The U.S. trade deficit jumped to the highest level in nine years, according to a Department of Commerce report on Tuesday. Despite President Donald Trump’s repeated promise to shrink trade deficits, it rose 12.1% to $566 billion during his first year in office and leaped 5.1% in December alone.
And this may be just the beginning of an upward trend following Trump’s tax cuts, according to economists. Derek Scissors, resident scholar at American Enterprise Institute calculates the tax cuts may boost the trade deficit by $200 billion. A BofA Merrill Lynch Global Research report also expects the share of the trade deficit in GDP to grow 0.2 percentage points by 2020.
It’s not uncommon to see the trade deficit jump following tax cuts, just look at the 2001 and 2003 tax cuts under President George W. Bush, and President Ronald Reagan’s cuts in the early 1980s. But Trump has been especially vocal about lowering the deficit gap, citing it as a failure of previous trade policy. He called the trade deficit “unacceptable.” “We are going to start whittling that down, and as fast as possible,” Trump said after his trip to Asia last November.
Here is how the tax cuts may actually do the complete opposite and widen the trade deficit.
More spending: As corporate America cheers for the tax cuts and offers perks including bigger paychecks to employees, increased income is likely to bring more consumption, which fuels the need for foreign goods (a fundamental of the trade deficit). Thus, boosting imports and worsening the trade balance. With the economy at full employment right now and output relatively constrained, Harvard Professor Jeffrey Frankel believes the impact could be more problematic, because “the increase in spending afforded by tax cuts goes entirely, rather than only partly, into the current-account deficit,” he wrote in January.
Inflation and stronger dollar: Increasing consumer demand may also lead to inflation, push prices for U.S. products higher and make foreign goods more attractive to domestic buyers. To achieve the tax cut, the government is likely to borrow more, which will push the increasing budget deficit even higher. With the Federal Reserve expected to raise interest rates in response to demand increase, the dollar is also likely to be stronger, which makes U.S export less competitive in terms of price in the international market.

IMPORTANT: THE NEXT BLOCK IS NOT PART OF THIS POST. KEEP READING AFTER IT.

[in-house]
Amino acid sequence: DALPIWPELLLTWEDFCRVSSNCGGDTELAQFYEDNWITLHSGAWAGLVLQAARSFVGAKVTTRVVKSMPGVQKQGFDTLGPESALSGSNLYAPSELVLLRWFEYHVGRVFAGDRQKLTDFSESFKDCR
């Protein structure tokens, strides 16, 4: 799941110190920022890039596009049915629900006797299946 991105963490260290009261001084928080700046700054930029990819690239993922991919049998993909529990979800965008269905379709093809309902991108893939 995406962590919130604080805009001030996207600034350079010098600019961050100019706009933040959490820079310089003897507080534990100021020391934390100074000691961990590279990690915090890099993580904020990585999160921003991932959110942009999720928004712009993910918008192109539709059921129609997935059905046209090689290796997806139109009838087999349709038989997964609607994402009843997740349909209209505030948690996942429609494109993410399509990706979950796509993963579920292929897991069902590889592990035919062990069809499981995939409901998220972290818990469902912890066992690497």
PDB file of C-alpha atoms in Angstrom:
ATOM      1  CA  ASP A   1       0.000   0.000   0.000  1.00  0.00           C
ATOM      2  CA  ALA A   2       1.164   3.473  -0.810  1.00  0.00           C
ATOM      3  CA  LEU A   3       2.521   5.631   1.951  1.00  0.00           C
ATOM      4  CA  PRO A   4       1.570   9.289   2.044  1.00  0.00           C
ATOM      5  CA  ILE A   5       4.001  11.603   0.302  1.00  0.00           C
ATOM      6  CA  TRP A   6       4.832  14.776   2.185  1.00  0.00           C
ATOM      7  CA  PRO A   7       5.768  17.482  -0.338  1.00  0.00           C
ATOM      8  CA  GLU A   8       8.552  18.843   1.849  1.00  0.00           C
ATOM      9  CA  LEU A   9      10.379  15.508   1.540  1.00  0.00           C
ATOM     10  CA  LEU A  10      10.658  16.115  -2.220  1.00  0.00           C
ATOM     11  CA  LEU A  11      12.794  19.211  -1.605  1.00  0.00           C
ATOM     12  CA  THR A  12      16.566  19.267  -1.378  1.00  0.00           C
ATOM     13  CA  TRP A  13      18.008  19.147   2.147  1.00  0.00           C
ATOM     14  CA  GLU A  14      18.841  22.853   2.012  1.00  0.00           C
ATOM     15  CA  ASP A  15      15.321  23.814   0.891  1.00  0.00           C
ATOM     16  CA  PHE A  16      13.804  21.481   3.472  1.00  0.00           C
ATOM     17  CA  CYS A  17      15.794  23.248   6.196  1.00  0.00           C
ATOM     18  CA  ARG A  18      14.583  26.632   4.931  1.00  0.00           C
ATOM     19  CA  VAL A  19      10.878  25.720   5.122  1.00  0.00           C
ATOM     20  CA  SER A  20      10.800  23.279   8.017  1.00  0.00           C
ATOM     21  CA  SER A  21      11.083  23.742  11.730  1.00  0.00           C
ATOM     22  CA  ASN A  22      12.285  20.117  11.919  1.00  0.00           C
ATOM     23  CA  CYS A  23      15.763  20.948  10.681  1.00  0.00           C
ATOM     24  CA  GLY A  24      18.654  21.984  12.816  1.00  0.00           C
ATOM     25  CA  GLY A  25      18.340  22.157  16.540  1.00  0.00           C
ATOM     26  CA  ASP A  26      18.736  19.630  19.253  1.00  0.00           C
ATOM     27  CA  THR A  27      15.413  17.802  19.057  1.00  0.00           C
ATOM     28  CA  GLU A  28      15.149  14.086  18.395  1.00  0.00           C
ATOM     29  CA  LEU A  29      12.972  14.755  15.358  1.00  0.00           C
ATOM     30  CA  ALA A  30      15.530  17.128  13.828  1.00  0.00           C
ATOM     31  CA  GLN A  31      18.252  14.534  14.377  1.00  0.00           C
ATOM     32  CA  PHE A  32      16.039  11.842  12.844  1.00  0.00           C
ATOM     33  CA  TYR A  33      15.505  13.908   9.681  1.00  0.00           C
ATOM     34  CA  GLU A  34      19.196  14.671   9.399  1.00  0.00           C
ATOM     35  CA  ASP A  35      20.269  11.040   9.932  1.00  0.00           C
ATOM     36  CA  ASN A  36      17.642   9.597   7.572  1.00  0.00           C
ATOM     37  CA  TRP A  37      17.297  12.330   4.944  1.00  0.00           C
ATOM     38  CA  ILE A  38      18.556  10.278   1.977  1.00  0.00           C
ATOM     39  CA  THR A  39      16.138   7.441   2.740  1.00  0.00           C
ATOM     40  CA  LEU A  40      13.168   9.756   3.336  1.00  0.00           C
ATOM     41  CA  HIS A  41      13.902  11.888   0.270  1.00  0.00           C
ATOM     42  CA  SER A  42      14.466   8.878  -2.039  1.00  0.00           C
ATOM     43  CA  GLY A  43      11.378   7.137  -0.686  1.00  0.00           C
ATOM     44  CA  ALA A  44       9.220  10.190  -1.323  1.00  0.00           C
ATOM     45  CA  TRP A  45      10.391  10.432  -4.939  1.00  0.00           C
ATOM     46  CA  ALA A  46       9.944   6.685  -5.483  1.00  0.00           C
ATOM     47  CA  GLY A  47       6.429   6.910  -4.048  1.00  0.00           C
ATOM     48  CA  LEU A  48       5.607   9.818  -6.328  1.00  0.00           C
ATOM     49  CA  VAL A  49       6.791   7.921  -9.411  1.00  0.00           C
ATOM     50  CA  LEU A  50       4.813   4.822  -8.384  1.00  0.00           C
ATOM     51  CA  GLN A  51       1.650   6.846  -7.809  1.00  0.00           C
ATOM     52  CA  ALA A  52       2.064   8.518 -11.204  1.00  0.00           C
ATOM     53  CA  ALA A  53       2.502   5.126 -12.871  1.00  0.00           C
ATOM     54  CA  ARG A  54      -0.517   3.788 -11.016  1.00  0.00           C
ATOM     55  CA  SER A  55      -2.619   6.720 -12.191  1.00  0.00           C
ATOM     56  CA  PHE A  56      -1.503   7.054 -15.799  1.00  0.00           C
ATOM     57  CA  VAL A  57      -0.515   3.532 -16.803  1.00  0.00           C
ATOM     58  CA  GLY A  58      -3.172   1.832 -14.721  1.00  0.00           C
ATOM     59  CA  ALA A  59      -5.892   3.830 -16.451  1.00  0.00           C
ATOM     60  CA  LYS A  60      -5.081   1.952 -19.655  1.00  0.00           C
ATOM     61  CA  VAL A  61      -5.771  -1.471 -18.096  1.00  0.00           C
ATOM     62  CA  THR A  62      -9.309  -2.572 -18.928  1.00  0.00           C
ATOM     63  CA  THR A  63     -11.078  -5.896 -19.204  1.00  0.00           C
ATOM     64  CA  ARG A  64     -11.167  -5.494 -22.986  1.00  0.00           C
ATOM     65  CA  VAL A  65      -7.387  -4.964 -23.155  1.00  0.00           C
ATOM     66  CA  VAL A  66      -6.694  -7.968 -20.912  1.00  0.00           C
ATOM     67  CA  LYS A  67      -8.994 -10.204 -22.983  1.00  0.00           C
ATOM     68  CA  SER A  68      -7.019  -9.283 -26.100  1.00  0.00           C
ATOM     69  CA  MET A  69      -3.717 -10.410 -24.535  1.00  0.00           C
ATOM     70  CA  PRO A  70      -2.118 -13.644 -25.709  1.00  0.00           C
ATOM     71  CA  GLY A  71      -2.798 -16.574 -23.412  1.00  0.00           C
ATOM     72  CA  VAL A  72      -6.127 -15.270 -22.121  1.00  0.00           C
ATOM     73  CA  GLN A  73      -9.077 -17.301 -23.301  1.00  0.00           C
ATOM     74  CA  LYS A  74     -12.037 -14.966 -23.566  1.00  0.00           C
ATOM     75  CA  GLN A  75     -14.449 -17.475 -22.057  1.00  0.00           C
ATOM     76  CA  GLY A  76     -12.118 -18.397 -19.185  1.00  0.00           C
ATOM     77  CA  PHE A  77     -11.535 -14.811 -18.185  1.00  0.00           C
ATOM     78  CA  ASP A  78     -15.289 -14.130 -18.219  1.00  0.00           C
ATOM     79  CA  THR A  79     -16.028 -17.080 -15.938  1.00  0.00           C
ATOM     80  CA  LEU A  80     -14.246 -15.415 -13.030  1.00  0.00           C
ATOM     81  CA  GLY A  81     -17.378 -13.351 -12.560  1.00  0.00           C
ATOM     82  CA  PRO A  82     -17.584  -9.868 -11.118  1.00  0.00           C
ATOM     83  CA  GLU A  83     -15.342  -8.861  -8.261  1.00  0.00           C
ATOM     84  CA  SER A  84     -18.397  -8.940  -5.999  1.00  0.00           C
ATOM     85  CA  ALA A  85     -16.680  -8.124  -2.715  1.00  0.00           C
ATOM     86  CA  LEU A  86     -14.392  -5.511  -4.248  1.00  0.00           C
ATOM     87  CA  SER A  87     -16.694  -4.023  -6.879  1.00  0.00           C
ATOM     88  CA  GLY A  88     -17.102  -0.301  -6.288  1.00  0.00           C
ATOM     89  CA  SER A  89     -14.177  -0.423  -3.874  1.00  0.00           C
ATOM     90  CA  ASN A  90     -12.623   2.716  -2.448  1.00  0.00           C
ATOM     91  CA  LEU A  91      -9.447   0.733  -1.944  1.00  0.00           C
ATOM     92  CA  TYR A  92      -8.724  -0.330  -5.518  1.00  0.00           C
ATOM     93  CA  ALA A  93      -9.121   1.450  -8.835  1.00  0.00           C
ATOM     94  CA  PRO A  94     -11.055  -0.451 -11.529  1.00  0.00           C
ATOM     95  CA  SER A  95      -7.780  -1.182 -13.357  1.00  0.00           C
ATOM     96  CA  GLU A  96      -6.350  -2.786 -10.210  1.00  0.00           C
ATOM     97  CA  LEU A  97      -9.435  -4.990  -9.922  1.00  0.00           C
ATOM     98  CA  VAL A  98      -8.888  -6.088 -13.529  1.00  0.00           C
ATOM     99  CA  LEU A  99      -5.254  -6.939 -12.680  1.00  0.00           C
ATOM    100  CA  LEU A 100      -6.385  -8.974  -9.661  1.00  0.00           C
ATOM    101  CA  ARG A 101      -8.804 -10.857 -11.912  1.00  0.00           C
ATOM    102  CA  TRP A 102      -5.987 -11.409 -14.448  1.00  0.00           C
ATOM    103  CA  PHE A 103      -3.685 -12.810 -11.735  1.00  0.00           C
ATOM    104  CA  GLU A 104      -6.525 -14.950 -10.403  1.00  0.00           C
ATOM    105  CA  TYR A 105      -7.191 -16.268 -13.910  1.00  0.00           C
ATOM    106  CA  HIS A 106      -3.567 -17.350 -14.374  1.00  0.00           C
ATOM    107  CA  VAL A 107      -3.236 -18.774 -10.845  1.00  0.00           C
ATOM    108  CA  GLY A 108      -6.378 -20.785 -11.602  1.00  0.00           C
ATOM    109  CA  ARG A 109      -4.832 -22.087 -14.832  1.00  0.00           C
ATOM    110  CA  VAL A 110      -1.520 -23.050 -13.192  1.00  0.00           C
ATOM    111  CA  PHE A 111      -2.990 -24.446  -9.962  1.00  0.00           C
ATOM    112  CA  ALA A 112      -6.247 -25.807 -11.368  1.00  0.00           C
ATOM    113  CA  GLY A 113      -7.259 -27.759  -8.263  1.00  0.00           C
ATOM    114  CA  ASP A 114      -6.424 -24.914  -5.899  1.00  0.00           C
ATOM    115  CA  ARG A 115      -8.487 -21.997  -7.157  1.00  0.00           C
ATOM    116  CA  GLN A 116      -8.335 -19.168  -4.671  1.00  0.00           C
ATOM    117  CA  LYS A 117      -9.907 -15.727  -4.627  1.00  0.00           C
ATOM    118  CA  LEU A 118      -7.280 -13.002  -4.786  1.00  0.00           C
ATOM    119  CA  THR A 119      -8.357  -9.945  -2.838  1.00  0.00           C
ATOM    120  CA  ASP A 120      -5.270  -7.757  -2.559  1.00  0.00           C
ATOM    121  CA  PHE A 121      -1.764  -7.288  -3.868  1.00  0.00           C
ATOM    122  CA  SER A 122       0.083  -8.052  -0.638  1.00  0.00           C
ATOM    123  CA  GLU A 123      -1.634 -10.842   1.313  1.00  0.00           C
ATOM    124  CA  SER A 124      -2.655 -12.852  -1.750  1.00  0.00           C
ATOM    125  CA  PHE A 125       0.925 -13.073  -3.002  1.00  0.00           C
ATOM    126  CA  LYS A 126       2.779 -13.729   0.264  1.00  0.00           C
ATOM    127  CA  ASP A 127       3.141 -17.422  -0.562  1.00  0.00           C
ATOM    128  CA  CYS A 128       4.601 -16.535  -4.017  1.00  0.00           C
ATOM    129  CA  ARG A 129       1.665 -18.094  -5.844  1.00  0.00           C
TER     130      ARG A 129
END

More foreign direct investment: This is exactly what Trump hopes to achieve with the corporate tax cuts, you may think. In Davos, he sent the message “America is open for business” to invite foreign investors. Some manufacturers have already been moving from Asia to the U.S. for lower production costs and government incentives, a trend that’s likely to continue with tax cuts. But more investments in the U.S. count as capital imports from abroad. More money flooding in may also contribute to a larger trade deficit.
There is no simple way to reduce the trade deficit
While Trump often blames poor trade agreements for the trade deficit, that may not be the whole story. The trade deficit isn’t necessarily a bad thing, and it’s an oversimplification to look at the deficit without putting it into the context of the economy. Part of the gap is caused by countries that use unfair trade policies to dump goods in the U.S, but it has a lot to do with the strong consumer culture and low savings rates since the 1970s, which create a robust demand for foreign goods.
Trump has taken measures to fight trade deficits, including urging companies to manufacture in the U.S., and imposing harsh sanctions on major foreign trade partners like China. Economists see the fundamental issue, in the long run, is what happens internally: getting spending in line with saving as a nation.
“It’s very hard to fix the trade deficit if you don’t fix your borrowing problem,” Ethan Harris, head of global economics BofA Merrill Lynch Global Research told Yahoo Finance. “It’s about having discipline budget in the government, keeping the deficit small, and encouraging family savings so we can fund ourselves internally.”
Krystal Hu is a reporter for Yahoo Finance. Follow her on Twitter.